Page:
Chapter

Rethinking Schumann's Carnaval

Lawrence Kramer

in Musical Meaning

Published by University of California Press

Published in print December 2001 | ISBN: 9780520228245
Published online May 2012 | e-ISBN: 9780520928329 | DOI: http://dx.doi.org/10.1525/california/9780520228245.003.0006
Rethinking Schumann's Carnaval

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This chapter is a rewritten version of an essay that first appeared in 1993 in the pioneering feminist collection Musicology and Difference. Robert Schumann's Carnaval is cycle of twenty-one short piano pieces, which are a poetic expression of the carnival spirit. The aim of this chapter is to remember how and why the meanings of the music mock and unseat the norms of social, intellectual, and sexual authority. Schumann uses the design of Carnaval as a general metaphor of carnival festivity. The style and technique of the particular pieces ramify this metaphor, continually inviting the listener to think about the interrelations of festivity, art, identity, and gender. Schumann's techniques of mirroring point to an ambivalent fantasy of gender mobility for which carnival is the metaphor and Carnaval is the medium. Carnaval presses the point with its numerous feminine character sketches and frequent use of very short motives to “capture physiognomies and gestures.” The motives of Carnaval itself are personal, psychosexual, and cultural. Carnaval suggests a contrary extreme. Its prominent feminine roleplaying avoids even the appearance of conventionality or respectability, the better to celebrate its composer's own creative energies in their most innovative and unorthodox vein. The miniatures of Carnaval are largely of two types: dances or marches and character sketches. The dances and marches suggest the release of pent-up bodily energies; the character sketches suggest the collapse of social and psychological boundaries at the prompting of masquerade.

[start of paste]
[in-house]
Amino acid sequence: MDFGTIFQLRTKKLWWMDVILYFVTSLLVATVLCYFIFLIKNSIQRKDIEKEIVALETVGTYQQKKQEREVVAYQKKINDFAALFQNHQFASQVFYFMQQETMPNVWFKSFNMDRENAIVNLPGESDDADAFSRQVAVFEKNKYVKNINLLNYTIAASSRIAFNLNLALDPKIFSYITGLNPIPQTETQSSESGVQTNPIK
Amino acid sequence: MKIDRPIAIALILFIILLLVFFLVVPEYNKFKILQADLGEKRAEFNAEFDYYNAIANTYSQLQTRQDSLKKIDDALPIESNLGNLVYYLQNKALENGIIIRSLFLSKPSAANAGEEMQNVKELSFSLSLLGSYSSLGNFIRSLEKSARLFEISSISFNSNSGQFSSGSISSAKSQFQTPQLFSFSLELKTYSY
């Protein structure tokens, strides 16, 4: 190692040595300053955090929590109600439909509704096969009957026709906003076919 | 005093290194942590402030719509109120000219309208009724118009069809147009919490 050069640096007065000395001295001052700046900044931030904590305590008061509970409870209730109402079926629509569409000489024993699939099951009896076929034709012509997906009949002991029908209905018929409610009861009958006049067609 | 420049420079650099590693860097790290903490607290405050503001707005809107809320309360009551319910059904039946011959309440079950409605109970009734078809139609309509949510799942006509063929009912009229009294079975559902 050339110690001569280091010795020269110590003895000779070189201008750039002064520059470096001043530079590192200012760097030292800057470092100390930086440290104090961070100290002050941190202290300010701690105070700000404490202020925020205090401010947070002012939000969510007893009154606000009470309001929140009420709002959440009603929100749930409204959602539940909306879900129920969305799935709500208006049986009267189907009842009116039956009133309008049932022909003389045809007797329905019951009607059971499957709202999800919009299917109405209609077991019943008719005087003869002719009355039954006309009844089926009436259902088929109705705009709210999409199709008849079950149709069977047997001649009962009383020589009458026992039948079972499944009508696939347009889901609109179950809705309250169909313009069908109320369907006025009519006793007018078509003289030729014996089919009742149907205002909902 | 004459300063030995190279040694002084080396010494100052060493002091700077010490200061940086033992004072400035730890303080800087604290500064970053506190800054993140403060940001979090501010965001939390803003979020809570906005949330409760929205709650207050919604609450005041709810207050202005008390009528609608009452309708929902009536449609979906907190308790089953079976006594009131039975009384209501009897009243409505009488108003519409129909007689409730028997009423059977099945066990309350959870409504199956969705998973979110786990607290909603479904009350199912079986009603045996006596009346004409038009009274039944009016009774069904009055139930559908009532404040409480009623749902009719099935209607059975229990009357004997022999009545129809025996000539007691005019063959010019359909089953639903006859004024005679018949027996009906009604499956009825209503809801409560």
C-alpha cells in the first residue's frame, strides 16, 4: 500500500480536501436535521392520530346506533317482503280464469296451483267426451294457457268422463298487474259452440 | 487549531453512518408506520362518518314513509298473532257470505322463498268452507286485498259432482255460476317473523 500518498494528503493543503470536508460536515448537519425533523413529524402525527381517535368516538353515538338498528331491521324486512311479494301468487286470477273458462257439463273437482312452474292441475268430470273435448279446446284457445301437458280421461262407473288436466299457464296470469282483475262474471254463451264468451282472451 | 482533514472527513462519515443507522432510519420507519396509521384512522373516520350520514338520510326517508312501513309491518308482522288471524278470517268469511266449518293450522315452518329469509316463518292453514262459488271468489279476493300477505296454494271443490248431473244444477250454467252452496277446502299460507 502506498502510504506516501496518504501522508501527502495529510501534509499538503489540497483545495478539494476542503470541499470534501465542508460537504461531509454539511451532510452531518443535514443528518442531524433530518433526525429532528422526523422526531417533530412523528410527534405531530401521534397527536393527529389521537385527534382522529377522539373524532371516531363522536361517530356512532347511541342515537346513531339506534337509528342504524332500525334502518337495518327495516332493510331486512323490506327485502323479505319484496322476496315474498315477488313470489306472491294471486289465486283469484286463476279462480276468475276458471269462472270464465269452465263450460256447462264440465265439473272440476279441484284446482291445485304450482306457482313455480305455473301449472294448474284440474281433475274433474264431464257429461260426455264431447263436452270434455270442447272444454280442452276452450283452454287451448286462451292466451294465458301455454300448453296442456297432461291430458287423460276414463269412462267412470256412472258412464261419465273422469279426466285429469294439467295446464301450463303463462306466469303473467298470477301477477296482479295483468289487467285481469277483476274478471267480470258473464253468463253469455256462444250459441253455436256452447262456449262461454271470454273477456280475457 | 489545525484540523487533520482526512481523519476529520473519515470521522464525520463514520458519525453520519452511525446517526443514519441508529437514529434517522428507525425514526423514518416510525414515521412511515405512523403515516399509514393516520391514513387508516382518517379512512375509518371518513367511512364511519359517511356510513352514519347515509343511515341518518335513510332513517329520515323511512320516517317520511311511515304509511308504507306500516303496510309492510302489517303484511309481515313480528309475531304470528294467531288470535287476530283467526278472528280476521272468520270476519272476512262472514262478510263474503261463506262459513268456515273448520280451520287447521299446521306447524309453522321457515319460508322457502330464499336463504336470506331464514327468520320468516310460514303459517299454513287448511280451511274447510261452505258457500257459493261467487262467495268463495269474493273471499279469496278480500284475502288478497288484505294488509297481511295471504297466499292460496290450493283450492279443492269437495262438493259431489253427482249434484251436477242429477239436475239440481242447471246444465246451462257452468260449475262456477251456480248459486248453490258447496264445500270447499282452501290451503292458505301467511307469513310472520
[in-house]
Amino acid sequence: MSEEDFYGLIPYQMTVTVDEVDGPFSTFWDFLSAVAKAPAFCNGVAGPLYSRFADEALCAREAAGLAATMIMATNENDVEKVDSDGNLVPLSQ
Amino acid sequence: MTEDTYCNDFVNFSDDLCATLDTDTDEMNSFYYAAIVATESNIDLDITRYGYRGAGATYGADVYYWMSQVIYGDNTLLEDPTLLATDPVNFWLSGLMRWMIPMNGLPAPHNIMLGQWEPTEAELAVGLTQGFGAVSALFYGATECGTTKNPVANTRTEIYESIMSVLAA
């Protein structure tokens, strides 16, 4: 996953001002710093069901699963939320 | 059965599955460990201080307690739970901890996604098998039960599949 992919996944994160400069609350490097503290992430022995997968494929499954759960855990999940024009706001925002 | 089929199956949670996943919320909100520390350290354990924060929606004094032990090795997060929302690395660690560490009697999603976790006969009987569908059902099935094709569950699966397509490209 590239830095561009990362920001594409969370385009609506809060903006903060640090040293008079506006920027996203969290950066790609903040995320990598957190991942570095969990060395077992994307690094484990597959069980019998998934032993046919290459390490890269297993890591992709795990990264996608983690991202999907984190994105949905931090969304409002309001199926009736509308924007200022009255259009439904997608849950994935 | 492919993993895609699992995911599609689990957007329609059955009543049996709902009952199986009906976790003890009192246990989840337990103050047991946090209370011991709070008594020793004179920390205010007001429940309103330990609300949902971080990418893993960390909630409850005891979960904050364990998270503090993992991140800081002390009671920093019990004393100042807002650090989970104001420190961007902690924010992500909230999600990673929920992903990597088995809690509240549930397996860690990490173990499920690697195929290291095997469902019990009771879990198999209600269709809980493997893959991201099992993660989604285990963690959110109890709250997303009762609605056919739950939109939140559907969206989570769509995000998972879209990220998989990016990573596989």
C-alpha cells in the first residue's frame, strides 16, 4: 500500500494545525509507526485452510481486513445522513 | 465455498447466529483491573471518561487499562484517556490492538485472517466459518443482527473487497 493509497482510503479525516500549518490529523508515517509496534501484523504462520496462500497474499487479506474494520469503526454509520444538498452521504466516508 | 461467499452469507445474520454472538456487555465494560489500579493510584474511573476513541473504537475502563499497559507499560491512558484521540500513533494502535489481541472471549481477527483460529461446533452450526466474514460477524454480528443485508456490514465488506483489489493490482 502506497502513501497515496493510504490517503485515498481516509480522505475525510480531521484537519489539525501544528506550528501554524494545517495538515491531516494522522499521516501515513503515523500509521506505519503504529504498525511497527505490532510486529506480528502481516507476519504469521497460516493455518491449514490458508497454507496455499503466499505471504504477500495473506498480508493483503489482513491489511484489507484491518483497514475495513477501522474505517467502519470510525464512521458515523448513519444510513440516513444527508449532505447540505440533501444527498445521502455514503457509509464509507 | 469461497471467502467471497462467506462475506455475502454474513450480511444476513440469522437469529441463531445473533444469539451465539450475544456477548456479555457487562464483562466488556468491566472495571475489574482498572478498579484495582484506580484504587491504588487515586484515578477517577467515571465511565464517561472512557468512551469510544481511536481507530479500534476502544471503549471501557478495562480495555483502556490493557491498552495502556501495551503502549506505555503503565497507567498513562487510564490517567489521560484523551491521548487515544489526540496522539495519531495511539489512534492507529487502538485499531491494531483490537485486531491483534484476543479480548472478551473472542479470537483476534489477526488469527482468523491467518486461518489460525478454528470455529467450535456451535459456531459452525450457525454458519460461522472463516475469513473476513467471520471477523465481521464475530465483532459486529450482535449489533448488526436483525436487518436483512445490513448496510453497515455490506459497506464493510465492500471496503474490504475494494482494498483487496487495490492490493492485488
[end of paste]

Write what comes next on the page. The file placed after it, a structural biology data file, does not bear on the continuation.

Keywords: Carnaval; gender mobility; replique; mirroring; social order; Robert Schumann; Schumann's techniques

Chapter.  11726 words.  Illustrated.

Subjects: Music Theory and Analysis

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